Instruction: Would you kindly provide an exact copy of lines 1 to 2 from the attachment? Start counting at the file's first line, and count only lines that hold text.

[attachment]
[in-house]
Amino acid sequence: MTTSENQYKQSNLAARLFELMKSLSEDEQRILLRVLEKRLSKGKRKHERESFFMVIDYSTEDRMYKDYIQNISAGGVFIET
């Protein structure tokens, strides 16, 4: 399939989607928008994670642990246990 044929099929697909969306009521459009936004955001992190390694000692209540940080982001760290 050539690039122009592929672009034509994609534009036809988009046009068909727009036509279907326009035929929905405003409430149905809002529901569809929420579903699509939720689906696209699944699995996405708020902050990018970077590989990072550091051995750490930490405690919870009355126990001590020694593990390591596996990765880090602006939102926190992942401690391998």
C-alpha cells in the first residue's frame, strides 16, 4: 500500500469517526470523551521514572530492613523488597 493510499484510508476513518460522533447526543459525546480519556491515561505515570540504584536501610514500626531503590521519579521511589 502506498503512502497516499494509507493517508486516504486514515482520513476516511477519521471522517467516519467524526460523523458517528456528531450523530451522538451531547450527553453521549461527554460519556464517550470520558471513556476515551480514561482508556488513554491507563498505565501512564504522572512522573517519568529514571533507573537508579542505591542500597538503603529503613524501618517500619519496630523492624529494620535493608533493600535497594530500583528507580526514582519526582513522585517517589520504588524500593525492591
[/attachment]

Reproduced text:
[in-house]
Amino acid sequence: MTTSENQYKQSNLAARLFELMKSLSEDEQRILLRVLEKRLSKGKRKHERESFFMVIDYSTEDRMYKDYIQNISAGGVFIET